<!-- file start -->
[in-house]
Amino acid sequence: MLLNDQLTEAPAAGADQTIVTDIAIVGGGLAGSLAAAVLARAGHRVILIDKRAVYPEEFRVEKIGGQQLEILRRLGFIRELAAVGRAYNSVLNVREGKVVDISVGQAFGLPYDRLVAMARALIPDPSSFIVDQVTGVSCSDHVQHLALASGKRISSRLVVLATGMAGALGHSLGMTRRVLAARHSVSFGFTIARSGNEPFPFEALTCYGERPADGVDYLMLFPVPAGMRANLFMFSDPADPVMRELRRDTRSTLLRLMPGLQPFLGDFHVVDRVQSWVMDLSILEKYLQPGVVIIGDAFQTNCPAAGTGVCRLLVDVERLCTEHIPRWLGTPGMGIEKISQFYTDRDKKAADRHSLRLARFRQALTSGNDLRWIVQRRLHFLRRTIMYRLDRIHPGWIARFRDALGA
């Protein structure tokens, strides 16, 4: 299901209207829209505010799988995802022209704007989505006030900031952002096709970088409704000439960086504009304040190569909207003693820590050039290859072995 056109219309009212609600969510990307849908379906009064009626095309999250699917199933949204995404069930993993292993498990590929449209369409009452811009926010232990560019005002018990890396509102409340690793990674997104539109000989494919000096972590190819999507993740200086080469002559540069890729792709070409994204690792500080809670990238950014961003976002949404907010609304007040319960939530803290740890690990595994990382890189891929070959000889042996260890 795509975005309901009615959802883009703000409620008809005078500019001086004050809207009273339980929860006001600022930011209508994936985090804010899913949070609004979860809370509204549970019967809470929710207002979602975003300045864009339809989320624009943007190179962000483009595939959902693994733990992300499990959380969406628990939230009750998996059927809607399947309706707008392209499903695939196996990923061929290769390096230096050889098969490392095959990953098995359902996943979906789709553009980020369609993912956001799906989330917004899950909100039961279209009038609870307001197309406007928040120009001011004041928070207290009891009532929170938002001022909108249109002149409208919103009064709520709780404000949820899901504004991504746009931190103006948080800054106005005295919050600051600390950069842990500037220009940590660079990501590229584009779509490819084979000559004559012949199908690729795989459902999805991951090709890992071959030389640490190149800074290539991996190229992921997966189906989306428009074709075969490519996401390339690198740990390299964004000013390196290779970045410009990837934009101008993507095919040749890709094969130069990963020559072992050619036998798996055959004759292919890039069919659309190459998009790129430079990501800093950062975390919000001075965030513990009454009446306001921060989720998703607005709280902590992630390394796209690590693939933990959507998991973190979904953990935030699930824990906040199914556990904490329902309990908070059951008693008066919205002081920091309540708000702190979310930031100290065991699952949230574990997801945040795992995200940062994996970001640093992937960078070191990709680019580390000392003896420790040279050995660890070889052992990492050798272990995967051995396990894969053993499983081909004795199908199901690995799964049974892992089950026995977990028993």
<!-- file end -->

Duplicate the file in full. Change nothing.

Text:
[in-house]
Amino acid sequence: MLLNDQLTEAPAAGADQTIVTDIAIVGGGLAGSLAAAVLARAGHRVILIDKRAVYPEEFRVEKIGGQQLEILRRLGFIRELAAVGRAYNSVLNVREGKVVDISVGQAFGLPYDRLVAMARALIPDPSSFIVDQVTGVSCSDHVQHLALASGKRISSRLVVLATGMAGALGHSLGMTRRVLAARHSVSFGFTIARSGNEPFPFEALTCYGERPADGVDYLMLFPVPAGMRANLFMFSDPADPVMRELRRDTRSTLLRLMPGLQPFLGDFHVVDRVQSWVMDLSILEKYLQPGVVIIGDAFQTNCPAAGTGVCRLLVDVERLCTEHIPRWLGTPGMGIEKISQFYTDRDKKAADRHSLRLARFRQALTSGNDLRWIVQRRLHFLRRTIMYRLDRIHPGWIARFRDALGA
């Protein structure tokens, strides 16, 4: 299901209207829209505010799988995802022209704007989505006030900031952002096709970088409704000439960086504009304040190569909207003693820590050039290859072995 056109219309009212609600969510990307849908379906009064009626095309999250699917199933949204995404069930993993292993498990590929449209369409009452811009926010232990560019005002018990890396509102409340690793990674997104539109000989494919000096972590190819999507993740200086080469002559540069890729792709070409994204690792500080809670990238950014961003976002949404907010609304007040319960939530803290740890690990595994990382890189891929070959000889042996260890 795509975005309901009615959802883009703000409620008809005078500019001086004050809207009273339980929860006001600022930011209508994936985090804010899913949070609004979860809370509204549970019967809470929710207002979602975003300045864009339809989320624009943007190179962000483009595939959902693994733990992300499990959380969406628990939230009750998996059927809607399947309706707008392209499903695939196996990923061929290769390096230096050889098969490392095959990953098995359902996943979906789709553009980020369609993912956001799906989330917004899950909100039961279209009038609870307001197309406007928040120009001011004041928070207290009891009532929170938002001022909108249109002149409208919103009064709520709780404000949820899901504004991504746009931190103006948080800054106005005295919050600051600390950069842990500037220009940590660079990501590229584009779509490819084979000559004559012949199908690729795989459902999805991951090709890992071959030389640490190149800074290539991996190229992921997966189906989306428009074709075969490519996401390339690198740990390299964004000013390196290779970045410009990837934009101008993507095919040749890709094969130069990963020559072992050619036998798996055959004759292919890039069919659309190459998009790129430079990501800093950062975390919000001075965030513990009454009446306001921060989720998703607005709280902590992630390394796209690590693939933990959507998991973190979904953990935030699930824990906040199914556990904490329902309990908070059951008693008066919205002081920091309540708000702190979310930031100290065991699952949230574990997801945040795992995200940062994996970001640093992937960078070191990709680019580390000392003896420790040279050995660890070889052992990492050798272990995967051995396990894969053993499983081909004795199908199901690995799964049974892992089950026995977990028993």